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Sunday, November 29, 2015

About Pulmonary Fibrosis

What is pulmonary fibrosis?


In pulmonary fibrosis there are scars in the lungs. These scars consist of connective tissue which comes in the place of lung tissue. Breathing is thereby difficult. The body eventually gets too little oxygen.

In most people with pulmonary fibrosis is the first condition deteriorated. They quickly become out of breath, have coughing, poor appetite, and a vague pain in the chest. They are also getting faster tired and have little energy. As the disease gets worse, the lips or the skin may be blue from lack of oxygen.

Pulmonary fibrosis is usually because someone long inhaled pollutants. Asbestos or rock dust. Other causes lung diseases such as tuberculosis or severe pneumonia.

Treatment depends on the cause and severity of lung fibrosis. For mild pulmonary fibrosis, you will receive medication to reduce inflammation. In severe pulmonary fibrosis you get extra oxygen. In very severe fibrosis, a lung transplant may be needed.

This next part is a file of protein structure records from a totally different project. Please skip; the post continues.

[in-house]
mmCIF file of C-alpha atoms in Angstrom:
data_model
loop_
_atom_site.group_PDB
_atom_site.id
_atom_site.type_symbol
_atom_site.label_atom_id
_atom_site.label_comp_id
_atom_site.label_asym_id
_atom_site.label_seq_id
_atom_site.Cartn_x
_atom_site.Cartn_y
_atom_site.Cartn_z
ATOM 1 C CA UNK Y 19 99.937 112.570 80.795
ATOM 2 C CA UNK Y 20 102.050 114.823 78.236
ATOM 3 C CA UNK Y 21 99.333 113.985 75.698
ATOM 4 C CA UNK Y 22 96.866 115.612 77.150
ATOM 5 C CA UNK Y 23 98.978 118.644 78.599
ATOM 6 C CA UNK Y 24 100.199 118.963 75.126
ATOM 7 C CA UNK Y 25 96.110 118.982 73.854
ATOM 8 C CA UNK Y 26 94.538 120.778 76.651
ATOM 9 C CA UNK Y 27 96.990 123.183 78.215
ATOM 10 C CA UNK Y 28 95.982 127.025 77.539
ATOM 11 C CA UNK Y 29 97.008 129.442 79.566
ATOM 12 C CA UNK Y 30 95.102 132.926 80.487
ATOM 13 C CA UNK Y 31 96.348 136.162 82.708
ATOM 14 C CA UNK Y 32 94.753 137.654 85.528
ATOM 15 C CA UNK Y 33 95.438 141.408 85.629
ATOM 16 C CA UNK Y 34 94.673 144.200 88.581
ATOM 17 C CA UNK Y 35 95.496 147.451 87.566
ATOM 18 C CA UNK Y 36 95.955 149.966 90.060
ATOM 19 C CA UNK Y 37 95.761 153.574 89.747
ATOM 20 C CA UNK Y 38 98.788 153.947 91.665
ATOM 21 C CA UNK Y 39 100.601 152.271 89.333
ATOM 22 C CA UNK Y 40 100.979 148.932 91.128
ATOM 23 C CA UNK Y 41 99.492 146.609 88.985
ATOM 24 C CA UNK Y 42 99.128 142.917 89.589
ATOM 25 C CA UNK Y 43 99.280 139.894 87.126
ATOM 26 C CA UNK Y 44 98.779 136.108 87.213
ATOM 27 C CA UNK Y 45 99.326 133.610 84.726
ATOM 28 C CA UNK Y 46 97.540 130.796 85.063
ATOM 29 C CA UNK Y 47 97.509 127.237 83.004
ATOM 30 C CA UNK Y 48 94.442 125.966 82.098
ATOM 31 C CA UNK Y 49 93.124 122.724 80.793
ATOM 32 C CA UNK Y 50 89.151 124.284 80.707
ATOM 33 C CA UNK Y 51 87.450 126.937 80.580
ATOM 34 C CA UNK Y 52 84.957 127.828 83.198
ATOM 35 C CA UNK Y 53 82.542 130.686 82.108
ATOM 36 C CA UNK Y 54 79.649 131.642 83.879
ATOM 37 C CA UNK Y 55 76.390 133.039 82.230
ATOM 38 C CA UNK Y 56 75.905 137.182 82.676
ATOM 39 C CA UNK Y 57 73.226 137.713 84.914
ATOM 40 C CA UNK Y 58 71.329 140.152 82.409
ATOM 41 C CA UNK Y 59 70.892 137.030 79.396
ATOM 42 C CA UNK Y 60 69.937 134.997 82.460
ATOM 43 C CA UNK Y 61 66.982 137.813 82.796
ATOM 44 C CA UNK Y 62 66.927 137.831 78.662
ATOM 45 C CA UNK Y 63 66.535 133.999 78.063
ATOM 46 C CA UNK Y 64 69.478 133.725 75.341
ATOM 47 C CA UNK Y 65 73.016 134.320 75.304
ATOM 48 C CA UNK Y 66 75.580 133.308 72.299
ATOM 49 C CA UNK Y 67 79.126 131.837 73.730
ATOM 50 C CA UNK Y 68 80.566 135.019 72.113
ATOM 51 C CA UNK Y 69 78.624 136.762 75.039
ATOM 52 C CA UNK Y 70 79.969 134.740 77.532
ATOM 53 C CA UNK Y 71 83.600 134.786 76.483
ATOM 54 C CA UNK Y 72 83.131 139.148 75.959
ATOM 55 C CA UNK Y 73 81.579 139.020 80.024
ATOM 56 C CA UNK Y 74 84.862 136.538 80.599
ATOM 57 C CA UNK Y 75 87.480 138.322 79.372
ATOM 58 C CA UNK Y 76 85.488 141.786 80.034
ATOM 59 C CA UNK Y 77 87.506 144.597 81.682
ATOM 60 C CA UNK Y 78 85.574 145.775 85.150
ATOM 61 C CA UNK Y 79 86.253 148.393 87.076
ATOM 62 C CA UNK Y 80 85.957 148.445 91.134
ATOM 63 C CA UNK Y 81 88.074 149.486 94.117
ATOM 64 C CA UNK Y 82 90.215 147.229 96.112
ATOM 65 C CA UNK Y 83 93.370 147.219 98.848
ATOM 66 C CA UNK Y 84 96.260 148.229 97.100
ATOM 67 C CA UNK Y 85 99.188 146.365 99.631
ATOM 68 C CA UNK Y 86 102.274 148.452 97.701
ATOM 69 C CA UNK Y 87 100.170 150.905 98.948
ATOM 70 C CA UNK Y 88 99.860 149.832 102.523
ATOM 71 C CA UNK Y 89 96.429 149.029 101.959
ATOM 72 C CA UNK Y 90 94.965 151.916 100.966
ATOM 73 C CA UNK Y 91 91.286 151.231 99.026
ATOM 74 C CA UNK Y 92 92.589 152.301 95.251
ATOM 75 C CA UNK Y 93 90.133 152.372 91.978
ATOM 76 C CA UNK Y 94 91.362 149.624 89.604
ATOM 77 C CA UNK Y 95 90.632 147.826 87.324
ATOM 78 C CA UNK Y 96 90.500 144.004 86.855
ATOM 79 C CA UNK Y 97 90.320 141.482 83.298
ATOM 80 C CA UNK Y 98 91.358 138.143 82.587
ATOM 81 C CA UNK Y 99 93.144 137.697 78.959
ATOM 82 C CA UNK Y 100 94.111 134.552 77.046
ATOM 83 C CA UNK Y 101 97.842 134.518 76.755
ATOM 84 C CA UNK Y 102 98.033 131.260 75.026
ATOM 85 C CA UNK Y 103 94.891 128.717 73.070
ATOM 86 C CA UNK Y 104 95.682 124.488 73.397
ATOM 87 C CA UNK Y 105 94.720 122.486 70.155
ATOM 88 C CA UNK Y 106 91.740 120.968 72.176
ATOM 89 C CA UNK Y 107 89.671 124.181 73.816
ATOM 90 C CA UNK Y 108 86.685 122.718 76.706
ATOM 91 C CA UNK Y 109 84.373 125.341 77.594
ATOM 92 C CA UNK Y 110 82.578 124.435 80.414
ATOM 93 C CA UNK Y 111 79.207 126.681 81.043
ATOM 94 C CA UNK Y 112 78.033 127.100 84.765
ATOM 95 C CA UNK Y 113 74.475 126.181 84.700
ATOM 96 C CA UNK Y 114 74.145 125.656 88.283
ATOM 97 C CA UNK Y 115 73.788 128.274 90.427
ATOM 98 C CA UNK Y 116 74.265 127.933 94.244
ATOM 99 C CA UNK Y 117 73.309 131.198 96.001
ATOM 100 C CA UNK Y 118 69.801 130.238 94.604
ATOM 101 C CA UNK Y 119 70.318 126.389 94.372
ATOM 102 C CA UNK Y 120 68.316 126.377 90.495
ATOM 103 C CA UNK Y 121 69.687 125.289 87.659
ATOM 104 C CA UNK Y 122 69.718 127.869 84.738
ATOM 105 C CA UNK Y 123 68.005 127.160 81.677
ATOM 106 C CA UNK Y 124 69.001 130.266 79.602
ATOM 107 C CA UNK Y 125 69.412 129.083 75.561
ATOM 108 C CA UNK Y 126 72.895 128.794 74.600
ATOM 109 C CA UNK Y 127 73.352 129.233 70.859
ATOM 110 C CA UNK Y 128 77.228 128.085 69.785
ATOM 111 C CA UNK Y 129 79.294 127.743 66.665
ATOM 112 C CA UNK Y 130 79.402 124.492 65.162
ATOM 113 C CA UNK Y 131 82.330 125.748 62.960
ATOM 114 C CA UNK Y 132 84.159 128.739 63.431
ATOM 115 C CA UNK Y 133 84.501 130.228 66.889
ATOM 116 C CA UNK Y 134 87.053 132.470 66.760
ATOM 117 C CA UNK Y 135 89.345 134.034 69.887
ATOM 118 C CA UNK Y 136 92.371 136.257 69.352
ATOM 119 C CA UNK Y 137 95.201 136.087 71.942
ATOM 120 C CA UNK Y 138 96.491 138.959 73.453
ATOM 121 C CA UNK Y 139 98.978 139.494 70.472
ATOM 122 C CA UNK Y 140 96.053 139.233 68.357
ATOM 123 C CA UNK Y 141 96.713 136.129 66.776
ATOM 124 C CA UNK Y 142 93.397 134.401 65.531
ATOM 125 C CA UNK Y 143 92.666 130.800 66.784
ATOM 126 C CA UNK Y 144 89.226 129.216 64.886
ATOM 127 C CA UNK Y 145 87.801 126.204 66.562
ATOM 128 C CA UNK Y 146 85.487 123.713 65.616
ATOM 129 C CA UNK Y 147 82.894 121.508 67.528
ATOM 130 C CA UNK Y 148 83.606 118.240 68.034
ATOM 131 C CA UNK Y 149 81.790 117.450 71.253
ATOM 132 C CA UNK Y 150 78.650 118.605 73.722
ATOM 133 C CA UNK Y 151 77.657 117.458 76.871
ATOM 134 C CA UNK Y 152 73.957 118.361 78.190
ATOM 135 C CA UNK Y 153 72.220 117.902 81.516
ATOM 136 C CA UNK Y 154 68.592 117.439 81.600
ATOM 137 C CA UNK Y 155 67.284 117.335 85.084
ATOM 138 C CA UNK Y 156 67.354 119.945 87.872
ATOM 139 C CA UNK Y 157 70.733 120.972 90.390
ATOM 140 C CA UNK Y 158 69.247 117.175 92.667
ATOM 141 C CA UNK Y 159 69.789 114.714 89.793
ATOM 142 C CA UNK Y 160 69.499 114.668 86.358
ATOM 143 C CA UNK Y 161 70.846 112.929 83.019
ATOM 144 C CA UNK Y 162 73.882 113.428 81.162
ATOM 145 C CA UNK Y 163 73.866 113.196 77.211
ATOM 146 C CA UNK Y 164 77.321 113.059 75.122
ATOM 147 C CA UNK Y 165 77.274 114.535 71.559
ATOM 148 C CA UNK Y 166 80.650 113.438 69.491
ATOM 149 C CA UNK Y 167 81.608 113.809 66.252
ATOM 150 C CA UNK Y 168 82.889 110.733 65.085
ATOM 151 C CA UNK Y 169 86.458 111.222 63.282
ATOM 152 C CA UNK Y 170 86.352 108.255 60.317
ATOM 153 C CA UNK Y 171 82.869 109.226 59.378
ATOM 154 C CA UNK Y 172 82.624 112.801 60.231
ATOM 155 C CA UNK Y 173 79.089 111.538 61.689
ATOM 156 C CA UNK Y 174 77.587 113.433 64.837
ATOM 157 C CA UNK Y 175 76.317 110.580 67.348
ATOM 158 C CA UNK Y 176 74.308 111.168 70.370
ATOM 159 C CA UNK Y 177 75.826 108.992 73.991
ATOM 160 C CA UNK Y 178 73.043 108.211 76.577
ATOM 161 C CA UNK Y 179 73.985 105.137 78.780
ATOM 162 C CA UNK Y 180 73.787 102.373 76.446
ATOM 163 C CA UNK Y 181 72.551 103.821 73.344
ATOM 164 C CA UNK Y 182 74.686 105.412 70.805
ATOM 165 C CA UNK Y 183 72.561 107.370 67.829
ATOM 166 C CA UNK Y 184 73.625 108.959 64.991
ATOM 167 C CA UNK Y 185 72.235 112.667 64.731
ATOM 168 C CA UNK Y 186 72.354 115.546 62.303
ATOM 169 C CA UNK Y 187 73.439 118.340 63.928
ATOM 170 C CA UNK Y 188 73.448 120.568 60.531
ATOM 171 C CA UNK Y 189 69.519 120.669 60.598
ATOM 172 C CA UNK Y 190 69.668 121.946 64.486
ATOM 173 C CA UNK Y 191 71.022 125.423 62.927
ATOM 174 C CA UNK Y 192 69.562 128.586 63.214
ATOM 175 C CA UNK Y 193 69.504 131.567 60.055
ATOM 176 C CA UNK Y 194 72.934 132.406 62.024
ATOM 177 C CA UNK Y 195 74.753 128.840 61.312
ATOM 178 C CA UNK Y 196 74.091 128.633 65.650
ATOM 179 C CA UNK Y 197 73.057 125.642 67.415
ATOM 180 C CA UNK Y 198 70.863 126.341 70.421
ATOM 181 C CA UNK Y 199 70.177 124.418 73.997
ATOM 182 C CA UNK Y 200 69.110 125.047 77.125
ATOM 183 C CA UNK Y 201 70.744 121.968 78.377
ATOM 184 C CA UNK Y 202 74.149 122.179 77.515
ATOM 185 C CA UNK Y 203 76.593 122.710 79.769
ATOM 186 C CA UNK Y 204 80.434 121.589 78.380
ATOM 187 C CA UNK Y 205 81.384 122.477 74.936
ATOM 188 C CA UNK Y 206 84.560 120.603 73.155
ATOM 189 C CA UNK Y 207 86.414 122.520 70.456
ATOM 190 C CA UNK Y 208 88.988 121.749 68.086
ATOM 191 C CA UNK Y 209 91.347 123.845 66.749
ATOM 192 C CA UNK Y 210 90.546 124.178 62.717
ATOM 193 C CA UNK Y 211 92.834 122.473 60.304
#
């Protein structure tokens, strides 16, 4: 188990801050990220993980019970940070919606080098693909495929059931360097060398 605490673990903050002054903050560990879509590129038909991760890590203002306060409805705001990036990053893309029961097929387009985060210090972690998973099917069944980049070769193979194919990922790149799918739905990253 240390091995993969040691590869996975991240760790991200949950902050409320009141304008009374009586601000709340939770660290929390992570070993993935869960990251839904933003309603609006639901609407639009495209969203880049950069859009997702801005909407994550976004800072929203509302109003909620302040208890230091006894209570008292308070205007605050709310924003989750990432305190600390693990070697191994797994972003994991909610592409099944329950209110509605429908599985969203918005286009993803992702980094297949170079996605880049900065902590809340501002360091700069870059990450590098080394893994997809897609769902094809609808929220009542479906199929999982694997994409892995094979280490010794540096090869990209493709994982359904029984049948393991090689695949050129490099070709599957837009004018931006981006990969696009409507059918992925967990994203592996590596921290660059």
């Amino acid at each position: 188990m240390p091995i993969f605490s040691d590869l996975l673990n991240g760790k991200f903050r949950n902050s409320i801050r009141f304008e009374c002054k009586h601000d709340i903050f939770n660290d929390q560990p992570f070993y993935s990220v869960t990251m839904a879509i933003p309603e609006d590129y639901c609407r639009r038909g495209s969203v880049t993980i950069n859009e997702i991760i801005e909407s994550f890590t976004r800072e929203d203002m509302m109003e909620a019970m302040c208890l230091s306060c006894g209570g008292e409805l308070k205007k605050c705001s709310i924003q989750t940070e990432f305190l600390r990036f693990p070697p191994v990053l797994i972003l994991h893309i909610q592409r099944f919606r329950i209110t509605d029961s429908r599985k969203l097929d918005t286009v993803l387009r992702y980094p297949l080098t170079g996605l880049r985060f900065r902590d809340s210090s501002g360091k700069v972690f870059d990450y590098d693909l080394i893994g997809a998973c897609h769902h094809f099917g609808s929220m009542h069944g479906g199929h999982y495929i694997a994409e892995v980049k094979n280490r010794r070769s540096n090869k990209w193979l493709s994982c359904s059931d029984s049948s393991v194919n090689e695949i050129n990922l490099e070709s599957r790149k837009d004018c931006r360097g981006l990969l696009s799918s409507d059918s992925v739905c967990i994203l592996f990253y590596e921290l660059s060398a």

Pulmonary fibrosis is no longer about it, because the scar tissue cannot be restored. In about half of patients do to with medication to stop further deterioration.


pulmonary fibrosis


What causes pulmonary fibrosis?


Usually, the cause of pulmonary fibrosis is the inhalation of harmful substances. Examples of such harmful substances, asbestos and rock dust, metal powder, mold and dust from bird droppings.

Other possible causes of pulmonary fibrosis are:
  1. Tuberculosis (TB).
  2. Severe pneumonia.
  3. Certain medications and poisons.
  4. Irradiation.
  5. Autoimmune diseases.
  6. Sarcoidosis.
In half of the people with pulmonary fibrosis, the cause is never found.

How is pulmonary fibrosis diagnosed?


  1. To assess pulmonary fibrosis, your physician first makes a chest X-ray. This picture is usually scar tissue in the lungs can be seen clearly. If the X-ray is not clear enough, she also makes a CT scan of the chest.
  2. Then, she pulmonary function testing. In addition, she looks much air can fit into your lungs. It fits very little air in the lungs of a person with pulmonary fibrosis.
  3. With a compliance investigation she watches how smoothly your lungs are.
  4. They measure whether there is enough oxygen in the blood.
  5. If they are not quite sure whether you have pneumonia, the pulmonologist do a bronchoscopy. In this study, she looks through a thin tube with a camera into your lungs. They can also remove a small tissue sample to examine it.

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